With the various family-owned businesses we’ve consulted and mentored with, we’ve seen how the ownership structure can be pivotal in the long-term success or failure of the business.
But the weird thing is that there’s no single “right” structure. While any two family-owned companies might share the same ownership protocol, their fortunes could easily be headed in opposite directions.
A family business is a business owned by 2 or more family members, either concurrently or consecutively across generations. In South Africa, family businesses are increasing in both number and economic impact. Despite there being far fewer family businesses as a proportion of all companies than in other countries, they contribute 50% toward economic growth. In the USA, they contribute 50% of GDP and account for 80% of all businesses. (“An exploration into family business and SMEs in South Africa”, 2014)
With most family companies being small businesses, they often fit the stereotype of all SMEs. According to Family Firm Institute of Boston, “30% of family-owned businesses survive to the second generation…while only 12% survive to the third generation.”
Fun fact: did you know that Jose Cuervo, the world-renowned tequila maker that sold its first bottle of tequila in 1906, is now managed by its sixth-generation leader? (Wikipedia)
Except, what makes family businesses unique is the heavy influence of personal relationships as well as the overlap between family relationships and shareholder control. This is where ownership structure could be reinforced by the family dynamics or where family dynamics could work against the chosen ownership regime.
Hence, ownership structure is not just a “simple” legal formality like it might be with most other businesses. I’ve noticed with many of our clients how shareholding amplifies or restricts family members’ involvement, which can often show up as a latent cause of conflict both in the business and in family relationships.
We’ve noticed critical lessons from our work with dozens of family-owned companies. Here’s a summary of them, organised into a four-part framework (framework sourced from Harvard Business Review, January-February 2021):
Sole owner is where a single person is responsible for all decisions. Works well where decisive leadership is needed to execute an agile strategy in dynamic conditions. For this to work, though, either the business must reliably create enough cash for the family, or the family must have a low financial dependence on the business.
I’ve noticed that this structure works best when the family head is also the owner i.e. when domestic and business relationships are congruent.
“Partnership” family businesses limit shareholding to only family members who are active in the business. The advantage is that ownership can be based on merit and there’s little dead weight in the business. Shareholders can earn their place competitively, not just through inheritance or a trust fund.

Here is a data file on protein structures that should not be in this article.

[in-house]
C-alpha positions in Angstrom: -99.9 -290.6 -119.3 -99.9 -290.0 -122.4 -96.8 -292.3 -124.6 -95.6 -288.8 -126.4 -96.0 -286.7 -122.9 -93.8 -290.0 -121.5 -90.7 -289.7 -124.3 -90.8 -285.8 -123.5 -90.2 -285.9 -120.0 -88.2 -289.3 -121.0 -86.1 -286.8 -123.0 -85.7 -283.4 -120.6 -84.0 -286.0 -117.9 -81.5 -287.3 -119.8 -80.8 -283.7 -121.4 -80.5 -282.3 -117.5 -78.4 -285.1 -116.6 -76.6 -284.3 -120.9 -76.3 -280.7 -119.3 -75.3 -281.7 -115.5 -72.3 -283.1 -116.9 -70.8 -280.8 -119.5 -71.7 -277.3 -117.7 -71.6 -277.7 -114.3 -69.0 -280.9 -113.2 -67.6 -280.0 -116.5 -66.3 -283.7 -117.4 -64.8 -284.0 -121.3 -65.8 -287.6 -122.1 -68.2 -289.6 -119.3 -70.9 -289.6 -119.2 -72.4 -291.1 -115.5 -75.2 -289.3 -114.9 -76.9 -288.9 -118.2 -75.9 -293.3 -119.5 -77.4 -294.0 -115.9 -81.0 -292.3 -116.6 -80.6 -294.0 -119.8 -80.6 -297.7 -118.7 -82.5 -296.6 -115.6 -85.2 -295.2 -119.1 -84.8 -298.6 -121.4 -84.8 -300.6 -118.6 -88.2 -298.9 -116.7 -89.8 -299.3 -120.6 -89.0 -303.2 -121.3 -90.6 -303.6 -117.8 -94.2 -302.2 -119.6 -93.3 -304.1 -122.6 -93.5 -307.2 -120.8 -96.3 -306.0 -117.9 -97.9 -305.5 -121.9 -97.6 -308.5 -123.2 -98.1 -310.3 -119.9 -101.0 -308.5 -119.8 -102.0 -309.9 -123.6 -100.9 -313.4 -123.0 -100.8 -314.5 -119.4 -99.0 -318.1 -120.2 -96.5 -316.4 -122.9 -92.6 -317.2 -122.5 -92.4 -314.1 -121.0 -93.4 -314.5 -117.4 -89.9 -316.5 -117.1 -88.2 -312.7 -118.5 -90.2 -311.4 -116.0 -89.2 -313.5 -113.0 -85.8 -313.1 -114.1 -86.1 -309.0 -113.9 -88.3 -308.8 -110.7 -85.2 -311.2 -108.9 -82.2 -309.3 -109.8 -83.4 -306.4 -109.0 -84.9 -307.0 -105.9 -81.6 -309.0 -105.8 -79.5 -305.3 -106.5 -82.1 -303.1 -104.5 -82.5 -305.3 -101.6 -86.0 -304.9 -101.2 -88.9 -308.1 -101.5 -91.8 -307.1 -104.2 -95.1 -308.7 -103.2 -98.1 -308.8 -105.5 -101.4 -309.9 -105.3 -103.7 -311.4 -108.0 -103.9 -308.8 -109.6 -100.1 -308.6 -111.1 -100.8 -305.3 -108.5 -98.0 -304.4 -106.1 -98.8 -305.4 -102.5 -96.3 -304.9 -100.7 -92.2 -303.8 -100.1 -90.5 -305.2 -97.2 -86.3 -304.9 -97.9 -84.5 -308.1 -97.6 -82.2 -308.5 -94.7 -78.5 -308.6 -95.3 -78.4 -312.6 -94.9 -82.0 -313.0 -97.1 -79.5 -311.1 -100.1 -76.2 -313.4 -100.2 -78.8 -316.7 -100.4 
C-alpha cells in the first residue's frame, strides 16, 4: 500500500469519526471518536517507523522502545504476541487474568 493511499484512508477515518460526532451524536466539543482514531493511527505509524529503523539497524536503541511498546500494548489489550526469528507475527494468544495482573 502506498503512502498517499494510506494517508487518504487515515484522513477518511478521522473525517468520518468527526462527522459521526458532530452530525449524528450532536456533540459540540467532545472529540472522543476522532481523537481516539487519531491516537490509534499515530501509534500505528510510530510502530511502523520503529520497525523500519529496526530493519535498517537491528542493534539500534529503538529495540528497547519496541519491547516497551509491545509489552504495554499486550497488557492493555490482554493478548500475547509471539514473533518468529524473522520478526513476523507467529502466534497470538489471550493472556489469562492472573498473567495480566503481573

However, conflict is likely if the rules governing admission to ownership are unclear, or when performance management can’t be objectively measured or implemented.
Distributed ownership allows any family member into the owners “club”, often through inheritance. The upside is that acquiring ownership can be done fairly if shares devolve to descendants in equal ratios.
The pitfall, though, is the challenge that’s typical of silent partners: shareholders who are “too” silent seldom fulfil their shareholder duties, or they’re seen as freeloaders. This not only hinders the quality and speed of executive decision making, it can cause resentment and the breakdown of family relationships.
Concentrated ownership is effectively a mash-up of the distributed ownership and partnership structures, where any family member can be a shareholder, but with decision-making in the hands of only a sub-set of shareholders.
This approach makes for a more agile leadership team when decisive execution is not slowed by absent shareholders.
Almost without exception, though, the challenge I’ve noticed among my clients with this structure is that shareholders without power can easily lose interest. They then become obstacles through apathy, passive resistance or even active sabotage, damaging family relations in the process. Very hard to recover from this scenario. To avoid this outcome, it takes mature leadership and strong family relations to sustain an inclusive approach.
Some of our most rewarding work has been with family-owned companies, when our “whole person” philosophy is automatically put into practice. After all, we don’t just grow businesses, we help owners grow their wealth and make a difference through their business.
If you want to build your business as a legacy to your family, which of these four structures would fit your family dynamics and business strategy best?